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North Korea

Source of earthquake near North Korean nuclear test site unclear

China called quake ‘suspected explosion’, while South said it appeared to be natural

PUBLISHED : Saturday, 23 September, 2017, 5:44pm
UPDATED : Saturday, 23 September, 2017, 8:33pm

China’s earthquake administration said on Saturday it had detected a magnitude 3.4 earthquake in North Korea that was a “suspected explosion”, raising fears the isolated state had conducted another nuclear bomb test. But South Korean officials said the tremors appeared to be natural.

The administration said in a statement on its website that the quake, which occurred around 4.29pm, was recorded at a depth of 0km.

Previous quakes from North Korea have indicated nuclear tests by the reclusive state, the most recent earlier this month.

The earthquake also came after days of increasingly bellicose rhetoric between US President Donald Trump and North Korean leader Kim Jong-un’s government over Pyongyang’s nuclear ambitions that has raised international alarm.

The earthquake was detected in Kilju county in North Hamgyong Province, where North Korea’s known Punggyeri nuclear site is located, according to South Korea’s meteorological agency.

The agency said it was analysing the nature of the quake, about 20km southeast of the test site, and its initial view was that it was a natural tremor because no sound waves specific to man-made earthquakes were detected.

The US Geological Survey said it could not conclusively confirm whether a magnitude 3.5 earthquake detected in North Korea was man-made or natural.

Landslides detected at North Korea’s nuclear test site after Chinese expert warns blast zone at risk of imploding

China’s official Xinhua news agency said the epicentre was roughly at the same place as a similar, shallow earthquake on September 3, which turned out to have been caused by North Korea’s sixth and largest nuclear test.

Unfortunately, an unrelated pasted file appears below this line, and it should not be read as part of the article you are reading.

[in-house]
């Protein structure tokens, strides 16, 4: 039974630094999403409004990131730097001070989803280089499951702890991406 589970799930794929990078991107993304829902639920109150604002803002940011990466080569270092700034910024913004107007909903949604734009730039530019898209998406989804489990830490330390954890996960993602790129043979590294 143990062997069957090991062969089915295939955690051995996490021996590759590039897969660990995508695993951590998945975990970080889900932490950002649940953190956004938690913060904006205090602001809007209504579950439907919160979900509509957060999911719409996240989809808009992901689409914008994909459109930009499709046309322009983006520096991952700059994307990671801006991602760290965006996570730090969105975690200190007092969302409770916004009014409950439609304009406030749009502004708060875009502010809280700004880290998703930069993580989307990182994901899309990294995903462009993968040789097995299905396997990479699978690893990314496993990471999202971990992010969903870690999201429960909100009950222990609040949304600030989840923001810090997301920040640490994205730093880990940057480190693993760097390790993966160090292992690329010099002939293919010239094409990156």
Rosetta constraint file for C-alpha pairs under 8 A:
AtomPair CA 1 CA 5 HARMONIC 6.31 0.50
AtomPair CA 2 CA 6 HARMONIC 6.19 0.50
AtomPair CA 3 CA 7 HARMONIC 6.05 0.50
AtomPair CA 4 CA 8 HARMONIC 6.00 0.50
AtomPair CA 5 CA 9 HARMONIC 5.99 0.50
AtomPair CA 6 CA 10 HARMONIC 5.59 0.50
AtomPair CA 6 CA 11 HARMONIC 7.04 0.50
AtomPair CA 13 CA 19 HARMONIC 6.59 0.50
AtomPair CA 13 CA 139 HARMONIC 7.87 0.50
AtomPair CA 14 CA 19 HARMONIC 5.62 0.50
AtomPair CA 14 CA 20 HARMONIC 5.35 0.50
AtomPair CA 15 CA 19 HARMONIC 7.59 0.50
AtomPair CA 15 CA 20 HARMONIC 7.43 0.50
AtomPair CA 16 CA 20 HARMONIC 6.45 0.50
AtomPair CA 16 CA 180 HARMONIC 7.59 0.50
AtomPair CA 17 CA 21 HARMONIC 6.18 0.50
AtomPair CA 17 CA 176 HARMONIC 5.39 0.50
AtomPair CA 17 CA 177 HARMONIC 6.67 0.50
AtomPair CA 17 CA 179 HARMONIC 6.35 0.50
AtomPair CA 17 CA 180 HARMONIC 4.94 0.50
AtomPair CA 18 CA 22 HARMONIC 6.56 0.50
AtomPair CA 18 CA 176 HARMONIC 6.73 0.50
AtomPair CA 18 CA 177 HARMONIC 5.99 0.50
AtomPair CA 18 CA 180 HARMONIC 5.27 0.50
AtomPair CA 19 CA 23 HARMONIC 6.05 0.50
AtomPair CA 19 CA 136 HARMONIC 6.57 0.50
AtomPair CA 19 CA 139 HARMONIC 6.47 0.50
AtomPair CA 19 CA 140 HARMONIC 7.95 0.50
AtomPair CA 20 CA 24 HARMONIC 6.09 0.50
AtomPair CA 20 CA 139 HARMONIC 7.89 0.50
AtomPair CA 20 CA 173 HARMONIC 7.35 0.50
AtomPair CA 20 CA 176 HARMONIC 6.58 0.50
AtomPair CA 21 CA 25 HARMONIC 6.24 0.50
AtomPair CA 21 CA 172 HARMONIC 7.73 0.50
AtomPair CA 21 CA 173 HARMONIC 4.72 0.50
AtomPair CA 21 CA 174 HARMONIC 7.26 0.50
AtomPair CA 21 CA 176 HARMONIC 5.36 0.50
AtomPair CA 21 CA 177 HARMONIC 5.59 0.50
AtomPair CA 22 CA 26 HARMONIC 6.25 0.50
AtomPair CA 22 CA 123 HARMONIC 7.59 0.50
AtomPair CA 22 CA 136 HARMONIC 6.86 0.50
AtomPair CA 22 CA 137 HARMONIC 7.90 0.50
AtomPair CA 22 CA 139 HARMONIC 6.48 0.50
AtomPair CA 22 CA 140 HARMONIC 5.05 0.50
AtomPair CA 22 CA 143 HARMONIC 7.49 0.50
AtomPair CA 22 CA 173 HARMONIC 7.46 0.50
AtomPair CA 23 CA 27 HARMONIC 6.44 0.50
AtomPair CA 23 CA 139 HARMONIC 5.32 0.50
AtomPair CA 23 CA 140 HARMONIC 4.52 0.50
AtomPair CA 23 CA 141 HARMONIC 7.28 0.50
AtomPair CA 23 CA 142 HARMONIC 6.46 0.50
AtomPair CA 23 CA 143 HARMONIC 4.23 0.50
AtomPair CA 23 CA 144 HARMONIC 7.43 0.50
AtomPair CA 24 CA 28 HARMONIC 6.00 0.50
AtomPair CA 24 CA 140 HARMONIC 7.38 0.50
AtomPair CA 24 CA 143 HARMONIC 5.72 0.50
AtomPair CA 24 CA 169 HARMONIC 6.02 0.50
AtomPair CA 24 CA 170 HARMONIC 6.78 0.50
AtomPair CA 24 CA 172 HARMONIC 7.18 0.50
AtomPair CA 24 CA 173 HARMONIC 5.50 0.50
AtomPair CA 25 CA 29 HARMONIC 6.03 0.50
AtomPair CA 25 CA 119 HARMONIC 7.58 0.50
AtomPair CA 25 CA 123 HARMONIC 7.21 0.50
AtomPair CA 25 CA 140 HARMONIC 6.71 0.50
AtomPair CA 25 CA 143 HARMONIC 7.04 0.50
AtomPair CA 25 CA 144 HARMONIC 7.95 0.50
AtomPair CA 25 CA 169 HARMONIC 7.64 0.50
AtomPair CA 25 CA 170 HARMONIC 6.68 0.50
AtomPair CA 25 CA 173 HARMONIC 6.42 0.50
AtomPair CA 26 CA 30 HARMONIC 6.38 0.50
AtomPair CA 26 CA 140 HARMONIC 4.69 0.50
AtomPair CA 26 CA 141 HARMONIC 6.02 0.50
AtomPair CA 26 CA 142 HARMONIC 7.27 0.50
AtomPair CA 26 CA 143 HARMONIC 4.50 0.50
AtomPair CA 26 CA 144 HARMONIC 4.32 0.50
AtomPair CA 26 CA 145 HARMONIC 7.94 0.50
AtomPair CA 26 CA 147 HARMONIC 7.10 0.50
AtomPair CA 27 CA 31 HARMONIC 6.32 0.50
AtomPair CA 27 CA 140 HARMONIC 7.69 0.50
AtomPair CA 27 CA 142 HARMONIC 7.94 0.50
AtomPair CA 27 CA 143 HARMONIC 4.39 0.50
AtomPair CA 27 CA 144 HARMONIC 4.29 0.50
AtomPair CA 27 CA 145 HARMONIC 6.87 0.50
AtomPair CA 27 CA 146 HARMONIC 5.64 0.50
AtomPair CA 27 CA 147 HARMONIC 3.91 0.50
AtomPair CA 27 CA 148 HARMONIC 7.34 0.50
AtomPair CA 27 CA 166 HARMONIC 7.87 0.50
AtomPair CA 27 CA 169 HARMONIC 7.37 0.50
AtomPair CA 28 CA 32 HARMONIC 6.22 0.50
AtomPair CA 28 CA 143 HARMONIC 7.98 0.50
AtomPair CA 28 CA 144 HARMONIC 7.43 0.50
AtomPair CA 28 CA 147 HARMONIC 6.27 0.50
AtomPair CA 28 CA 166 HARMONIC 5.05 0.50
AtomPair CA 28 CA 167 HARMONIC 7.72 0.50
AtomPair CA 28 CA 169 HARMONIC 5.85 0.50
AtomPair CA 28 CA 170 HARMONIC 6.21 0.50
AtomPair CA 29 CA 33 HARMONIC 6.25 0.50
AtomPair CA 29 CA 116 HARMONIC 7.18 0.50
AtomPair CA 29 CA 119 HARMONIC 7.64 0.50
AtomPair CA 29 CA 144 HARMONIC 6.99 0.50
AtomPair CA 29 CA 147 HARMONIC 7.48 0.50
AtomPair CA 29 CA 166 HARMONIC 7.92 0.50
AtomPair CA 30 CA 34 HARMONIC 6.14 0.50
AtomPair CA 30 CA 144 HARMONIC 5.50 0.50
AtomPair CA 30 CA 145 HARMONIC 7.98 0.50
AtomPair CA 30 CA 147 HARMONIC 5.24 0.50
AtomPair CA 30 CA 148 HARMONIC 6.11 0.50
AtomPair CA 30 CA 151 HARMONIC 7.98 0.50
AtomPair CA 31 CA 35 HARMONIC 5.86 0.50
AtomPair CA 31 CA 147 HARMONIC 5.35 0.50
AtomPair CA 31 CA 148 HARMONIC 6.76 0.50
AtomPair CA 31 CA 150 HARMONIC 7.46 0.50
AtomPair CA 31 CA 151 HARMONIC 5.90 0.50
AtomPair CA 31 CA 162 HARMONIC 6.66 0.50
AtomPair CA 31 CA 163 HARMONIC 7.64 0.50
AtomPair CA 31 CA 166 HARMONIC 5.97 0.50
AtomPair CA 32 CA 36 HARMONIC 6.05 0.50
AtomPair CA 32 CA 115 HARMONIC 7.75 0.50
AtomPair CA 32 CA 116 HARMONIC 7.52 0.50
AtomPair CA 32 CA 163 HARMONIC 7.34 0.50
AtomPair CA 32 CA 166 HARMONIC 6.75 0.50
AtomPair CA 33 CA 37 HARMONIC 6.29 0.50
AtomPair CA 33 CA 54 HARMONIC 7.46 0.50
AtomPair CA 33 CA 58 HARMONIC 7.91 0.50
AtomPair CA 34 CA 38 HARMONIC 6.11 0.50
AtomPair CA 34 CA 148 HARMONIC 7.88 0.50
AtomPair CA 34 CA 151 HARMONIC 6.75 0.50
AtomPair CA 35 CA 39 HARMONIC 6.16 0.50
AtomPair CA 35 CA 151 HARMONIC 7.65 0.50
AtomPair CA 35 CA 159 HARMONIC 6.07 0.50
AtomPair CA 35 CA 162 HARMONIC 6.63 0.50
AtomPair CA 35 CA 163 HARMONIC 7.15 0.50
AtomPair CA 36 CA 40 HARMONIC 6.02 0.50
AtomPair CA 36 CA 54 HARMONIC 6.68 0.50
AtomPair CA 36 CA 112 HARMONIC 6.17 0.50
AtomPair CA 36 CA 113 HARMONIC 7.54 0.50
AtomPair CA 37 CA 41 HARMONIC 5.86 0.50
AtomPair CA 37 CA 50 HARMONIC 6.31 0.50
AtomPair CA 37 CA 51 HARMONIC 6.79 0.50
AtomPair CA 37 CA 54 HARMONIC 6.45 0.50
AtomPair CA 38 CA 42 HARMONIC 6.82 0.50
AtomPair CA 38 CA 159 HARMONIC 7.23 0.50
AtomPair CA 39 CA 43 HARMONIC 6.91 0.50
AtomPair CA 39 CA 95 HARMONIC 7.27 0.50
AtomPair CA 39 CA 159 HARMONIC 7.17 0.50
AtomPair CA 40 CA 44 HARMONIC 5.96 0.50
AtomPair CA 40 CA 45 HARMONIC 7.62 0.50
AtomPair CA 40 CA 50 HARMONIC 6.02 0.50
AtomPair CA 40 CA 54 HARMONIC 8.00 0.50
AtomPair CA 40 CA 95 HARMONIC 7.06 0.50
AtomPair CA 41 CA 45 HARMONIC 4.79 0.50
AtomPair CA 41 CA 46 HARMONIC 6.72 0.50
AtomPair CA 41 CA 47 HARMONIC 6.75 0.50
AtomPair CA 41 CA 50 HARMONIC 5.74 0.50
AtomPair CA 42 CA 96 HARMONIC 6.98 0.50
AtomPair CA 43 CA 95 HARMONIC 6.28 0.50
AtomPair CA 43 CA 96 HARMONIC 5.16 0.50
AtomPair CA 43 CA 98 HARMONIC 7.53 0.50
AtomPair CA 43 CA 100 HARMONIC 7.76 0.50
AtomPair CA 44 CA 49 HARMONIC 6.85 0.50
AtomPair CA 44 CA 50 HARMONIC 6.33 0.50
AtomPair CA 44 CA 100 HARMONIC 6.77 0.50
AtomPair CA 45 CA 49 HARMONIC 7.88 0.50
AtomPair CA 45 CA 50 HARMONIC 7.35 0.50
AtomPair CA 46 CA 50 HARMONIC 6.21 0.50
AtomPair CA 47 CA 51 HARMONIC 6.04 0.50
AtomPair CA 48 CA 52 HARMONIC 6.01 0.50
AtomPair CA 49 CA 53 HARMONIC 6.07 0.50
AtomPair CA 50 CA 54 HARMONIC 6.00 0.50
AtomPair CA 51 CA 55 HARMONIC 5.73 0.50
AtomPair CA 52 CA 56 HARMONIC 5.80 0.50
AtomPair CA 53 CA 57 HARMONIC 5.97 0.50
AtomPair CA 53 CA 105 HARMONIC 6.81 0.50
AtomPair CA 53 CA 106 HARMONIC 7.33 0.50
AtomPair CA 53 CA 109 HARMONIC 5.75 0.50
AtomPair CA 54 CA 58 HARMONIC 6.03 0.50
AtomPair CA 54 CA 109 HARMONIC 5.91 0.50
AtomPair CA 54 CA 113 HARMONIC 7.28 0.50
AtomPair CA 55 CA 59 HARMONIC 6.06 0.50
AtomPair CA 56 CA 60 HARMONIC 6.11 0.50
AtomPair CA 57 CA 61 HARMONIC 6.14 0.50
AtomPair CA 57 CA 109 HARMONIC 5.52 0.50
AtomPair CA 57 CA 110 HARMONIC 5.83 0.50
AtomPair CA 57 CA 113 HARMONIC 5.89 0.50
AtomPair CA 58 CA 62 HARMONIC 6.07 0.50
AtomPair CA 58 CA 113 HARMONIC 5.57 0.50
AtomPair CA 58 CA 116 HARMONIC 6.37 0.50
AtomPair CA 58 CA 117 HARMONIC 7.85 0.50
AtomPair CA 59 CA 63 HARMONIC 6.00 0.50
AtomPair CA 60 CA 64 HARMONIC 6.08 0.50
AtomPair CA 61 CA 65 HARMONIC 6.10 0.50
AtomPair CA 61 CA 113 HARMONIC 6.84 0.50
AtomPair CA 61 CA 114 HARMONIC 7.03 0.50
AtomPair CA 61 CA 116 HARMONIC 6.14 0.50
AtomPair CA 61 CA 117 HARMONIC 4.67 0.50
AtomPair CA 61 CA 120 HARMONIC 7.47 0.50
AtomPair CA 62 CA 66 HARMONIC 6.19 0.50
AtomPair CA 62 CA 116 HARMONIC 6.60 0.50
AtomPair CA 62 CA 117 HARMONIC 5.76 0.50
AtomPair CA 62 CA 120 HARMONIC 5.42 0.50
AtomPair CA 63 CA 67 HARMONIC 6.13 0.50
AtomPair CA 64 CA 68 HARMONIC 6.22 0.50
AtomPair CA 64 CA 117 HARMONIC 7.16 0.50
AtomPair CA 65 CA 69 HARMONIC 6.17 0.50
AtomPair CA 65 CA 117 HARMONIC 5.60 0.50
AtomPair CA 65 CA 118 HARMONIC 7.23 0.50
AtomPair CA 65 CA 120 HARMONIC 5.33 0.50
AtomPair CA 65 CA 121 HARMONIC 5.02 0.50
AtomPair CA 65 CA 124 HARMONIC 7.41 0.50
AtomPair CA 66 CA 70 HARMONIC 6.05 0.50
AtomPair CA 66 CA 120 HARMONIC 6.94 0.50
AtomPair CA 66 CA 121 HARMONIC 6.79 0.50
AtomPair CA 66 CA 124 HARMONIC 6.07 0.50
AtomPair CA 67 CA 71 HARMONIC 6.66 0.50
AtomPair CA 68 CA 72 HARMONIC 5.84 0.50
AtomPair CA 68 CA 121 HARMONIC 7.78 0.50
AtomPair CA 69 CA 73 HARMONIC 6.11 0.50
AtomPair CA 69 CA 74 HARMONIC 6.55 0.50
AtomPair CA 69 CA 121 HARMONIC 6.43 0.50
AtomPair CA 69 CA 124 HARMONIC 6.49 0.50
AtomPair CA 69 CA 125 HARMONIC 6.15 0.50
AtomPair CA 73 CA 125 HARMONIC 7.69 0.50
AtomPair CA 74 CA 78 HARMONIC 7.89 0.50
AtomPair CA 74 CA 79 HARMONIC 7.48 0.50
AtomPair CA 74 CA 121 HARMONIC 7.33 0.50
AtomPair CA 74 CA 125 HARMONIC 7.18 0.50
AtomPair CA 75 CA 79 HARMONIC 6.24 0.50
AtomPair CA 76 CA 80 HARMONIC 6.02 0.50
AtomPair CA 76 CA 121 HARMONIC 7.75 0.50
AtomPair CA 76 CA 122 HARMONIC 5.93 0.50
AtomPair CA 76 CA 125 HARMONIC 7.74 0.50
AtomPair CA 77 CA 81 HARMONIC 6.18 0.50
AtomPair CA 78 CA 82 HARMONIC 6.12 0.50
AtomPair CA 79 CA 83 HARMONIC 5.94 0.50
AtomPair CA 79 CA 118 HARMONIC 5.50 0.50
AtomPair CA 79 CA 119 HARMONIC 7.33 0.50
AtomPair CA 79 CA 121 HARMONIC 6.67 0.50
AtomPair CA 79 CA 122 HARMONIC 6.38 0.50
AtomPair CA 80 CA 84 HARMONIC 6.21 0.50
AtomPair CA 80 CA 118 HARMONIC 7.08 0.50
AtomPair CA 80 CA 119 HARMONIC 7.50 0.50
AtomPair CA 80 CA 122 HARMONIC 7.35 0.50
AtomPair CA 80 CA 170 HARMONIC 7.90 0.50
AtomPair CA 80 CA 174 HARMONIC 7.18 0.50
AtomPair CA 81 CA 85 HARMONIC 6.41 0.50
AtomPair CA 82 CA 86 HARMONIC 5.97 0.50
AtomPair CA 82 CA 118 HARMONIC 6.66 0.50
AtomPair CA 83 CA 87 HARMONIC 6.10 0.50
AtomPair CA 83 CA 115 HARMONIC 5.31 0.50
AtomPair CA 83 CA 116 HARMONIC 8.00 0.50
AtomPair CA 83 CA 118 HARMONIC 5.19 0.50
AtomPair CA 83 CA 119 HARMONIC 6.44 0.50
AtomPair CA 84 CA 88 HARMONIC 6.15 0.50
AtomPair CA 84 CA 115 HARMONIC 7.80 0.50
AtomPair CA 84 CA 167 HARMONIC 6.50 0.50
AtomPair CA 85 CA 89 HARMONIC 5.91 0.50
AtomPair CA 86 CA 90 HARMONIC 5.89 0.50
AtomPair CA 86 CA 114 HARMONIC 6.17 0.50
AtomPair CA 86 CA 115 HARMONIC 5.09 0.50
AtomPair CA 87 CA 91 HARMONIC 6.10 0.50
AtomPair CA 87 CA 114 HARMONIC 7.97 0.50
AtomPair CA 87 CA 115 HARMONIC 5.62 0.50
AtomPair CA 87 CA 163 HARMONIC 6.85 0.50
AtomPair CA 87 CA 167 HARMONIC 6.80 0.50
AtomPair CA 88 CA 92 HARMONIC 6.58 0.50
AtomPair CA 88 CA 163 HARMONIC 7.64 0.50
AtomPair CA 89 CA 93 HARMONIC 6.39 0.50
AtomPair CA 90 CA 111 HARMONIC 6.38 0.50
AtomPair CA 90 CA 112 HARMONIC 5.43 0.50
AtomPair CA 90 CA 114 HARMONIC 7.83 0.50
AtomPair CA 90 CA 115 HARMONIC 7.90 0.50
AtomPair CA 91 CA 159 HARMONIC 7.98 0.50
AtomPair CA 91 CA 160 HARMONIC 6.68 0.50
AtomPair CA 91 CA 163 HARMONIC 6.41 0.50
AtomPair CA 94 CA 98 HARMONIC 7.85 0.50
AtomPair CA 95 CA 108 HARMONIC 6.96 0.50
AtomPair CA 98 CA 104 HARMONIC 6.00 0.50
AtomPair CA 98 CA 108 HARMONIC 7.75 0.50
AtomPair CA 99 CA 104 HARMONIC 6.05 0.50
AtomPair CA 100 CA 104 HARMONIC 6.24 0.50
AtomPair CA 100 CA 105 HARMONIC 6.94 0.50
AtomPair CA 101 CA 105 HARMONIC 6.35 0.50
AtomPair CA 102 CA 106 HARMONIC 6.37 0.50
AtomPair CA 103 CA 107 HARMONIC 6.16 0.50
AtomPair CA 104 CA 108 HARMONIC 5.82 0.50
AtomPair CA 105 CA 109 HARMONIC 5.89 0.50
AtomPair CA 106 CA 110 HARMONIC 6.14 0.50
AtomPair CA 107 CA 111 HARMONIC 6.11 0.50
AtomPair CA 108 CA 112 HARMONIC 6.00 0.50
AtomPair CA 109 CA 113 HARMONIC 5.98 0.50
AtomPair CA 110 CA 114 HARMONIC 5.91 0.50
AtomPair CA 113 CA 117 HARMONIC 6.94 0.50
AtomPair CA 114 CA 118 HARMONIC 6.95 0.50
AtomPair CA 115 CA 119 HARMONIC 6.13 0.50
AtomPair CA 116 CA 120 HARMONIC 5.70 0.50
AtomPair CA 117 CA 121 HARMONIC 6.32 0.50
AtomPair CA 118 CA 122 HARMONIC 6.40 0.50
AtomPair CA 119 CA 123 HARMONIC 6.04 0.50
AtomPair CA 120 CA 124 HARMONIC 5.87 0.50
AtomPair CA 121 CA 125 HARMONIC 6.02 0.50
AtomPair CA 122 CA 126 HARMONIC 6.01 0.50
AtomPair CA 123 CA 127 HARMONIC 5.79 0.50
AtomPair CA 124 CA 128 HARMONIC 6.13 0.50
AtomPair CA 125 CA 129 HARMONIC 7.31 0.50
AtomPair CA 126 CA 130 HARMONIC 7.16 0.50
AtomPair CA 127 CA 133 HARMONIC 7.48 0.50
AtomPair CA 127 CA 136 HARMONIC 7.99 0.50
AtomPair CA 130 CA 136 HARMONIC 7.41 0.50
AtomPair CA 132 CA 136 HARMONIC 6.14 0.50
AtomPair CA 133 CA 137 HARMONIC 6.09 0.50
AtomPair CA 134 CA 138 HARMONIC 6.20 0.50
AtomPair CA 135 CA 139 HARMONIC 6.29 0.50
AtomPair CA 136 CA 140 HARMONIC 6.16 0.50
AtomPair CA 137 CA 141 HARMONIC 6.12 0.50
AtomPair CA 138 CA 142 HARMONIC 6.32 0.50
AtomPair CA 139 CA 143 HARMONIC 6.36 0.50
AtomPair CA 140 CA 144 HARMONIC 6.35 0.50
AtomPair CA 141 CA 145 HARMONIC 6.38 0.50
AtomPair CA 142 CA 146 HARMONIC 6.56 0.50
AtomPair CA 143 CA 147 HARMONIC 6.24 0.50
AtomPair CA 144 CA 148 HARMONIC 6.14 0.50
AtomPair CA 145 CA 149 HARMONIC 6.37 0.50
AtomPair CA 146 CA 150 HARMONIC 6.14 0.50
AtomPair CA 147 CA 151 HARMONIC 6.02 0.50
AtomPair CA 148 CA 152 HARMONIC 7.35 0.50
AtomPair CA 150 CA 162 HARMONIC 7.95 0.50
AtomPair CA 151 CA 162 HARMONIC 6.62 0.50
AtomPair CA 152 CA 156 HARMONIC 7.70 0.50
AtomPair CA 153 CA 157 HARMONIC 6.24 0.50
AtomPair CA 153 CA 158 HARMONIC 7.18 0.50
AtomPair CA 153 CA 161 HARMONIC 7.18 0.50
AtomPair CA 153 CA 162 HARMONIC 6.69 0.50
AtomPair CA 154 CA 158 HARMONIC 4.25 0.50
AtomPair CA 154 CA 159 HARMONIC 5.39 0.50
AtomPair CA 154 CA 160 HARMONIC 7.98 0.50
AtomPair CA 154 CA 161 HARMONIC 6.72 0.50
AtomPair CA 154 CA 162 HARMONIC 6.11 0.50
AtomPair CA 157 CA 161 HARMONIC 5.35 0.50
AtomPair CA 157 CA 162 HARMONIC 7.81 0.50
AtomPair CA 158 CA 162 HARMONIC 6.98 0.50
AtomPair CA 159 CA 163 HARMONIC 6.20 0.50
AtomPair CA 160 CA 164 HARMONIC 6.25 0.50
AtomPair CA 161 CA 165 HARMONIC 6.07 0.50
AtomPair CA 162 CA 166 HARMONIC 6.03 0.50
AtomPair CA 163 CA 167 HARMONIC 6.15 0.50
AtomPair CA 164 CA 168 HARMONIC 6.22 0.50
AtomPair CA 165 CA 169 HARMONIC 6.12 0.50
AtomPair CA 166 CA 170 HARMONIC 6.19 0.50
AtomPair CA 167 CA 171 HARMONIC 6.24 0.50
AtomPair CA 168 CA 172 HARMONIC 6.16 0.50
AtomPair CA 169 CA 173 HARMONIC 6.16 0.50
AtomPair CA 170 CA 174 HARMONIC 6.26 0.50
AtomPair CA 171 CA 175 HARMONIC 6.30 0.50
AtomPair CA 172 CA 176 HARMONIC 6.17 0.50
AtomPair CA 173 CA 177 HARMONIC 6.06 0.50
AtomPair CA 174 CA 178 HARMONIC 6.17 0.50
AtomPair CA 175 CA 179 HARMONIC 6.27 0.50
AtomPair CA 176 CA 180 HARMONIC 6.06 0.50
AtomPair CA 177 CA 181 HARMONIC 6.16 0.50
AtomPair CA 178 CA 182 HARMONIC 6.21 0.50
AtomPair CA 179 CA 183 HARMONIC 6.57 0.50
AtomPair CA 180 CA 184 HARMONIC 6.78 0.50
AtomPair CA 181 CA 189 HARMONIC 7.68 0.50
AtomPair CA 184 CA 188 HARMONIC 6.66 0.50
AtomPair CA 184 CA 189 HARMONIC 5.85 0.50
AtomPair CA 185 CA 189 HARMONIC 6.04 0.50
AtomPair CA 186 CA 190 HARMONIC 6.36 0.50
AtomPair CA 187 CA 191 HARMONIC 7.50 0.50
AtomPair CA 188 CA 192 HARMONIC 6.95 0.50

“We have not yet activated the emergency mechanism [to monitor possible fallout],” an official at the National Nuclear Safety Administration in Beijing told the South China Morning Post. “This time is a bit different from the past, and we are taking the analysis to a further level to decide what exactly happened.”

Tensions have continued to rise since North Korea carried out its last test, prompting a new round of UN sanctions.

This week marked a new level of acrimony in a blistering war of words between Kim and Trump, with the North Korean leader calling the American president “mentally deranged” and a “dotard”.

Trump has dubbed Kim a “madman” and sought to ratchet up sanctions against the isolated government, which says it needs nuclear weapons to protect itself against the threat of invasion.

North Korea’s Foreign Minister Ri Yong-ho, currently in New York for a UN meeting, warned on Thursday that Kim could consider a hydrogen bomb test of an unprecedented scale over the Pacific.

Reuters, Associated Press